Question: Why is Jesus called “the Word” in John 1:1?
John’s Gospel was written with the non-Christian in mind. Listen to his own words:
John 20:30-31 Jesus did many other miraculous signs in the presence of his disciples, which are not recorded in this book. But these are written that you may believe that Jesus is the Christ, the Son of God, and that by believing you may have life in his name.
John knew that most of his readers would be non-Jews—gentile citizens—of the Roman Empire. They would be heavily influenced by the popular philosophies of the day. One such prominent philosophy centered around a belief in “the Logos”—a Greek term meaning “the Word.” According to this philosophy, the Word was the spiritual being responsible for creating lesser deities, one of whom brought the material universe into existence. These lesser deities were considered to be something like life sparks emanating from the Logos.
In this worldview the material world is considered evil, unspiritual. The perfect Logos could not be in any way directly linked to the creation of the material universe. And the goal of humanity is to eventually connect spiritually to the Logos by denying the material things of this world, allowing our internal “spark” to ascend and become united with the spiritual energy emanating from the Logos.
Somehow, John needed to create a communication bridge for sharing the good news of salvation in Jesus Christ. So he took the name of this deity, the Word, and redefined it in biblical terms. He explained in Genesis-like language that the Logos—the Word—was, and is, actually God. That much the Roman world could grasp well enough. But then John took one huge step forward:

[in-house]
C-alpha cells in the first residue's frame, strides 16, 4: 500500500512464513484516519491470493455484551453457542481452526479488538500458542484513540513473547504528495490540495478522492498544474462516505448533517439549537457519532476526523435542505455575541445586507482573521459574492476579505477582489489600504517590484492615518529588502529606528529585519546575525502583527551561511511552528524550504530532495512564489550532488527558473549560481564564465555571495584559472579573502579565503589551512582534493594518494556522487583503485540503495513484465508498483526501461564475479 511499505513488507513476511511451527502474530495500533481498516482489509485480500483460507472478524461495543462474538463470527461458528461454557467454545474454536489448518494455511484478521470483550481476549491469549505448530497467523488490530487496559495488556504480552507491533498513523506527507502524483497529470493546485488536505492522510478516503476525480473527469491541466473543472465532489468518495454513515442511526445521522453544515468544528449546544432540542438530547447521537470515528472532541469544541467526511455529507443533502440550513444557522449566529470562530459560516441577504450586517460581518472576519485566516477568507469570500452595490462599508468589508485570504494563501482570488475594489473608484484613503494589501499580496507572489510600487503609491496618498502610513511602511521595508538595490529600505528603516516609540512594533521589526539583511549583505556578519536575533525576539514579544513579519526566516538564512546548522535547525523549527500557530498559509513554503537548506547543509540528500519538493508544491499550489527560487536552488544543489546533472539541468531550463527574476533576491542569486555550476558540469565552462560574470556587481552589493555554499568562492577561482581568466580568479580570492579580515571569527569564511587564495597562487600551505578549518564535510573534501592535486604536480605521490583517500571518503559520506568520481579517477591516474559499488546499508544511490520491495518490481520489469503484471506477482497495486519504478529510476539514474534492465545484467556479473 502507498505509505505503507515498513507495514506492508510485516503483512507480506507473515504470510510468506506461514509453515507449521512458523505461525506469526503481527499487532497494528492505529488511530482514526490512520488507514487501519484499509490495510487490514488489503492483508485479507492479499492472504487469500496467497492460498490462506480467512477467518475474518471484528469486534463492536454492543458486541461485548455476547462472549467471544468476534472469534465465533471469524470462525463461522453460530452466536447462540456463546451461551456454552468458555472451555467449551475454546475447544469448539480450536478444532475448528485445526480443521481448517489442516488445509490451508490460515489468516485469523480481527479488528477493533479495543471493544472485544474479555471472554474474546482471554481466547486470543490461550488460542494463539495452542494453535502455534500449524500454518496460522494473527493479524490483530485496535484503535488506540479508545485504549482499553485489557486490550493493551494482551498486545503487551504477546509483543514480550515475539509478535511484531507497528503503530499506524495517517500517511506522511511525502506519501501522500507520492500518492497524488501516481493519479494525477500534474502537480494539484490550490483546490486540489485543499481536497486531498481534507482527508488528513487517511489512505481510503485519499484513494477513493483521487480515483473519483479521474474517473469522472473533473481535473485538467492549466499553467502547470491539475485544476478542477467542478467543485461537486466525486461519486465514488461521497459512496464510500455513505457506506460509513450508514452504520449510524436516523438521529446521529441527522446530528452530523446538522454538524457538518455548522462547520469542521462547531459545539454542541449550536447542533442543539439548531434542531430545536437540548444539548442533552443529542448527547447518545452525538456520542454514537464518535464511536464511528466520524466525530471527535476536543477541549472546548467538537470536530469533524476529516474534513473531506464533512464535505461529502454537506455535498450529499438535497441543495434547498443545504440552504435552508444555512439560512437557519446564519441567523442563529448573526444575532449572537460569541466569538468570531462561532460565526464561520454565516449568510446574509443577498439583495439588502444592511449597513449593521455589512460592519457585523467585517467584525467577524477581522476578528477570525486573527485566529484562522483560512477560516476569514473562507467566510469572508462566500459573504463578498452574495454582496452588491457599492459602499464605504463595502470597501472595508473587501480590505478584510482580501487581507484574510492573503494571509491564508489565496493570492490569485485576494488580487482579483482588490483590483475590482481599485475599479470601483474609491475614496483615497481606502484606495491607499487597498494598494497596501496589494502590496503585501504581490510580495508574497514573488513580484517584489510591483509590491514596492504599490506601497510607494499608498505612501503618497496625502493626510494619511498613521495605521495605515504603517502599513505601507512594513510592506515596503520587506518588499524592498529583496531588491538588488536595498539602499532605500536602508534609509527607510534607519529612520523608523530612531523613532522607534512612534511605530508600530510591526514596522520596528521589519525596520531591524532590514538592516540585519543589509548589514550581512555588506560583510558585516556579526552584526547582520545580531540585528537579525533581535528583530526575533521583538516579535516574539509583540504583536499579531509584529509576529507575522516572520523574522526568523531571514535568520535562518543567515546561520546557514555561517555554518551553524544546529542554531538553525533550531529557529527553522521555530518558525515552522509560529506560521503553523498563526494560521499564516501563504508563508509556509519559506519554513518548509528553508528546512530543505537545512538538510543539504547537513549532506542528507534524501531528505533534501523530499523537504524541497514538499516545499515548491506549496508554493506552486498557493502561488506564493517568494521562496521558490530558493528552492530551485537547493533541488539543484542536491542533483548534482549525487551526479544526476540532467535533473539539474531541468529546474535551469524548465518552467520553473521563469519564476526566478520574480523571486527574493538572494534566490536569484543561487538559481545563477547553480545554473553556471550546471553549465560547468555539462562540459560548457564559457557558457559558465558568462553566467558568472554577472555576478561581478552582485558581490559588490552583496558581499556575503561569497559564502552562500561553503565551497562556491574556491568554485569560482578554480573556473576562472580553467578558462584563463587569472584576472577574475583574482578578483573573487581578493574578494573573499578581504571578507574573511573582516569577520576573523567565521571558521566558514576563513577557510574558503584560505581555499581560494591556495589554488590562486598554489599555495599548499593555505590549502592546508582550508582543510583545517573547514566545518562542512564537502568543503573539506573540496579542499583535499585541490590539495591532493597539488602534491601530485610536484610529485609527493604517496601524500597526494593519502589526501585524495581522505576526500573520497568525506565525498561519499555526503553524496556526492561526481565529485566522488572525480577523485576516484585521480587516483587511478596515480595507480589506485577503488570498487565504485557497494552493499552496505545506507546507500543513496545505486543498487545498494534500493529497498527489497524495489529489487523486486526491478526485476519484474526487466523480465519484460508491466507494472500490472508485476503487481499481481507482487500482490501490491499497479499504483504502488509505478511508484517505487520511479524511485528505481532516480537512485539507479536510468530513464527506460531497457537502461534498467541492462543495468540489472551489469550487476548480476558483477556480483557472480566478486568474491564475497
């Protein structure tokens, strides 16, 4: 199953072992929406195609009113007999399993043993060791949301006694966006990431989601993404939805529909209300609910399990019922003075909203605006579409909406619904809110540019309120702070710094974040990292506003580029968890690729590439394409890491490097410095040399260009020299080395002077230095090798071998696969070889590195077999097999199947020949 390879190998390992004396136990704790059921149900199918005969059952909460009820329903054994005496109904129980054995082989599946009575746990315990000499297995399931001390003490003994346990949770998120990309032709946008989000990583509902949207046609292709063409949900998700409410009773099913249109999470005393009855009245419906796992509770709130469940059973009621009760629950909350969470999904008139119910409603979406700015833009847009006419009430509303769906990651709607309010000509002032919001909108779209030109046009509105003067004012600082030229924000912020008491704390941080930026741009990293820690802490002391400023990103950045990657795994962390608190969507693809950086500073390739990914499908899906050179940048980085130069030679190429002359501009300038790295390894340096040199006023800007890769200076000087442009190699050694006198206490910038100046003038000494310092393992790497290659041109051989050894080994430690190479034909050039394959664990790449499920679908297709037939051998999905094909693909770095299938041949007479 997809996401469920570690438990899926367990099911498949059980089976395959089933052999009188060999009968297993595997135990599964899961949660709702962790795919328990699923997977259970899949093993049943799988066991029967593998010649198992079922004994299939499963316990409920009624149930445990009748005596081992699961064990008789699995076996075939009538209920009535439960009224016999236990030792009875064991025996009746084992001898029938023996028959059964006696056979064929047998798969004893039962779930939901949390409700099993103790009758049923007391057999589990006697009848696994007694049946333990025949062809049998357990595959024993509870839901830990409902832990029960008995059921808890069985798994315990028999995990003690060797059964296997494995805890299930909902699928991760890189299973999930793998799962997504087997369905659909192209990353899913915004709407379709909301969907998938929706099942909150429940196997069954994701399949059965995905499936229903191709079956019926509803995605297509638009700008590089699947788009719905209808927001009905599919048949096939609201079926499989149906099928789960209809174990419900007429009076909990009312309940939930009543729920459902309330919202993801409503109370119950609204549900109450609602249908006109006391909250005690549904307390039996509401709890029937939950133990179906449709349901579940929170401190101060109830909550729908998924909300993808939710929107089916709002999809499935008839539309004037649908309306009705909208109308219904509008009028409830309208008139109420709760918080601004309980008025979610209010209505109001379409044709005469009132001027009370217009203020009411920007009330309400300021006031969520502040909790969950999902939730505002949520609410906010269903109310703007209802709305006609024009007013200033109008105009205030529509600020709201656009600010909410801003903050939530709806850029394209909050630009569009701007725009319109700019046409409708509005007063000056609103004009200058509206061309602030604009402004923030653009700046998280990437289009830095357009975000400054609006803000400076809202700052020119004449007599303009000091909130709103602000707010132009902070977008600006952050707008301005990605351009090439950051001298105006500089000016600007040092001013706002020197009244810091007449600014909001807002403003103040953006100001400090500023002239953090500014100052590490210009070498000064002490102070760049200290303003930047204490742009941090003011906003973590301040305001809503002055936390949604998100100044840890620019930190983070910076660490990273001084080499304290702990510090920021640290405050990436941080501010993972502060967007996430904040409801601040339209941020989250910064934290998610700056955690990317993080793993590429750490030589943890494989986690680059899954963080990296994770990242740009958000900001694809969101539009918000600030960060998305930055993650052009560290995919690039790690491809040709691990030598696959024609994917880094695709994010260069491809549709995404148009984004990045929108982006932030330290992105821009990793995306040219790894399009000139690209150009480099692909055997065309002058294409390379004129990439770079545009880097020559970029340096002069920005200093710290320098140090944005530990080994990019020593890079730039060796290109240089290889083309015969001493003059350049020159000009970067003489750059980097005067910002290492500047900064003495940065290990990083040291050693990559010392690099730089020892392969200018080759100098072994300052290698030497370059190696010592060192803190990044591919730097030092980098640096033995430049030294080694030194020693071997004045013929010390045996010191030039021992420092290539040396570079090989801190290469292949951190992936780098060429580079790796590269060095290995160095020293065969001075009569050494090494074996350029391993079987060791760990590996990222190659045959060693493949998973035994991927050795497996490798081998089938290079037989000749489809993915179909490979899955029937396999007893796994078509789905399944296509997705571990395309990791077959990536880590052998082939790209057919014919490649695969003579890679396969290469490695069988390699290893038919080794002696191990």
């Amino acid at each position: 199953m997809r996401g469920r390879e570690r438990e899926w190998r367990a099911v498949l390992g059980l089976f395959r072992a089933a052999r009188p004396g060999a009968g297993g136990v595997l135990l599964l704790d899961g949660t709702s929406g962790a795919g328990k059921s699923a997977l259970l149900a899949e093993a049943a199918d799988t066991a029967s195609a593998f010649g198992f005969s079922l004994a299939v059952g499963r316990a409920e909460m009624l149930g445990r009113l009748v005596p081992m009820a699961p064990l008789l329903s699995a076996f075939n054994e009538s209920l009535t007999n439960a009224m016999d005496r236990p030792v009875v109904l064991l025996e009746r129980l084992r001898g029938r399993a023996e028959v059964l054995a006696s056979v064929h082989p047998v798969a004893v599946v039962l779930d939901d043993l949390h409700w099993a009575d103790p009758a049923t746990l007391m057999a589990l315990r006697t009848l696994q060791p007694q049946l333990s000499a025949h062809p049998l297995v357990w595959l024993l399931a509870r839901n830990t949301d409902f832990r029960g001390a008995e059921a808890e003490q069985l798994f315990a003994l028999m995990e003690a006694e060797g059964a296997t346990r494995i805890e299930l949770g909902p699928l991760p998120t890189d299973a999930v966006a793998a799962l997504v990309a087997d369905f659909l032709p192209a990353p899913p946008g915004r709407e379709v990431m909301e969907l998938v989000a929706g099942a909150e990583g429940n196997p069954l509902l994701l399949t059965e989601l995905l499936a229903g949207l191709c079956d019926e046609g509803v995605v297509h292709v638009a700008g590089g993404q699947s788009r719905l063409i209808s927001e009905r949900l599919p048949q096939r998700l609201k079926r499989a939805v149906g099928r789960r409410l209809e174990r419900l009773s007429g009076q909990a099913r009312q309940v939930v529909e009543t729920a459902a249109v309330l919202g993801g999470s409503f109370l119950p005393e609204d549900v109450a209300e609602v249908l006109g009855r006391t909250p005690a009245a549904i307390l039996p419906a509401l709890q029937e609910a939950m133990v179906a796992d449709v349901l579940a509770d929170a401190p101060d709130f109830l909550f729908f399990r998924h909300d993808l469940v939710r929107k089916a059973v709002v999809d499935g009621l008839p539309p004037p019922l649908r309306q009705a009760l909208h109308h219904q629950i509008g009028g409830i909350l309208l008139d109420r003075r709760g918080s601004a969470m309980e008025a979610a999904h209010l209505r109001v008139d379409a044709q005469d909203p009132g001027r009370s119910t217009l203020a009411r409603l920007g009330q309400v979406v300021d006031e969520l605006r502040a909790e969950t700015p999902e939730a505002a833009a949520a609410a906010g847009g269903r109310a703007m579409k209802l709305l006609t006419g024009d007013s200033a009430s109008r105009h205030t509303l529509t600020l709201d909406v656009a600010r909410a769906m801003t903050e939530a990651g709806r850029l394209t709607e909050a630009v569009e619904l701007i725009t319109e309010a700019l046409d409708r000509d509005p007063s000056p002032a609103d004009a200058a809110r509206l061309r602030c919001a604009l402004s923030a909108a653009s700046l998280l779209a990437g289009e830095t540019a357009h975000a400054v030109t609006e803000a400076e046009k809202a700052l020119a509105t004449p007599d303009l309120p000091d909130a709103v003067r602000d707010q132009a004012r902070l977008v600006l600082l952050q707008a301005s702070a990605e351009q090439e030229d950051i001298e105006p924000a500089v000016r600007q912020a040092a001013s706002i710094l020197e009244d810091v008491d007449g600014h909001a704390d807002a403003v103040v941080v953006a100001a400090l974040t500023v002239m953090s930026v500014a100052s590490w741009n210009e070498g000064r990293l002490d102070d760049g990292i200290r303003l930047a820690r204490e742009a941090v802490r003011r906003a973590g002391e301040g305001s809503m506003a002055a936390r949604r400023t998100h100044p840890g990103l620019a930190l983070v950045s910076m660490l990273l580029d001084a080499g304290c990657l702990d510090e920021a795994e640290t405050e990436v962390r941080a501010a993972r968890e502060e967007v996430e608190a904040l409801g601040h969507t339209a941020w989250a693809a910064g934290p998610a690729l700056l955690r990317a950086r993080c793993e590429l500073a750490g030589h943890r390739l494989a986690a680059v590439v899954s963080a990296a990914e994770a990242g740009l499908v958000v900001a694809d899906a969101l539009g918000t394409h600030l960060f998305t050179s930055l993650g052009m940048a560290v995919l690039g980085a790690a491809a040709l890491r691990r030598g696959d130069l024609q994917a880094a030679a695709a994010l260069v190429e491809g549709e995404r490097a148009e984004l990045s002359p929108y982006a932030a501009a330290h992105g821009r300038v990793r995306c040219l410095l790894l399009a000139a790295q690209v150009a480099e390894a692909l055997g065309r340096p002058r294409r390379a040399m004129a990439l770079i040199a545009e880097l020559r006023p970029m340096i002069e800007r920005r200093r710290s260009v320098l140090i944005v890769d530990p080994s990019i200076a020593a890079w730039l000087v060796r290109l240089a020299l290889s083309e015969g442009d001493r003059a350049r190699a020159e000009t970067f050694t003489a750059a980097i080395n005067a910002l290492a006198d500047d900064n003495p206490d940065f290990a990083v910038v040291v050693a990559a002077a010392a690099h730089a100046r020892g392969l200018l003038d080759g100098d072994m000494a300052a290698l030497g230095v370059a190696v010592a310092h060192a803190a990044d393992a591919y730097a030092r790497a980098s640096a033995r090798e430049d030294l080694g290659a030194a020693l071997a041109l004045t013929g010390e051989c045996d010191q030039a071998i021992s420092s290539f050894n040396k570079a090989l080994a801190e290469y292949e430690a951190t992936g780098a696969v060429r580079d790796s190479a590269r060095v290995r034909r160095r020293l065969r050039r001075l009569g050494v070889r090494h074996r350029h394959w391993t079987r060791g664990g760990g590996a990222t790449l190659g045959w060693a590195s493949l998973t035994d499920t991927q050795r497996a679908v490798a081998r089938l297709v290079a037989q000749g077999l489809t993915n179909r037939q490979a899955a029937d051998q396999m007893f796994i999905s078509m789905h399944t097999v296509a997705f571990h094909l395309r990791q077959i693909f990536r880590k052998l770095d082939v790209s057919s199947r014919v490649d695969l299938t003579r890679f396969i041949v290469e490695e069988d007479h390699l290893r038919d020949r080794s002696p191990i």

John 1:3-4 Through him all things were made; without him nothing was made that has been made. In him was life, and that life was the light of men.
John used the term “him” three times in describing the Word. For these gentiles to see the Word as directly creating the material world was a real stretch. But John caught their attention with that and pressed the Truth even further by claiming that our spiritual "light" also comes directly from the Word, and the Word was and is personal, not just a spiritual energy.
Led by the Spirit, John then took the final, unimaginable leap (from their worldview), and revealed this startling Truth about the real nature of the Word:
John 1:14 The Word became flesh and made his dwelling among us. We have seen his glory, the glory of the One and Only, who came from the Father, full of grace and truth.
John set the stage for all Christian witnesses to follow, right up to our own time: Take the ideas of the world and the deities of other religions and redefine them, empty them of what is false, and reveal Jesus Christ to be what the apostle Paul would later demonstrate to the Athenians was the name of their “Unknown God” (Acts 17:23). This is what it takes to “go into all the world and make disciples!”
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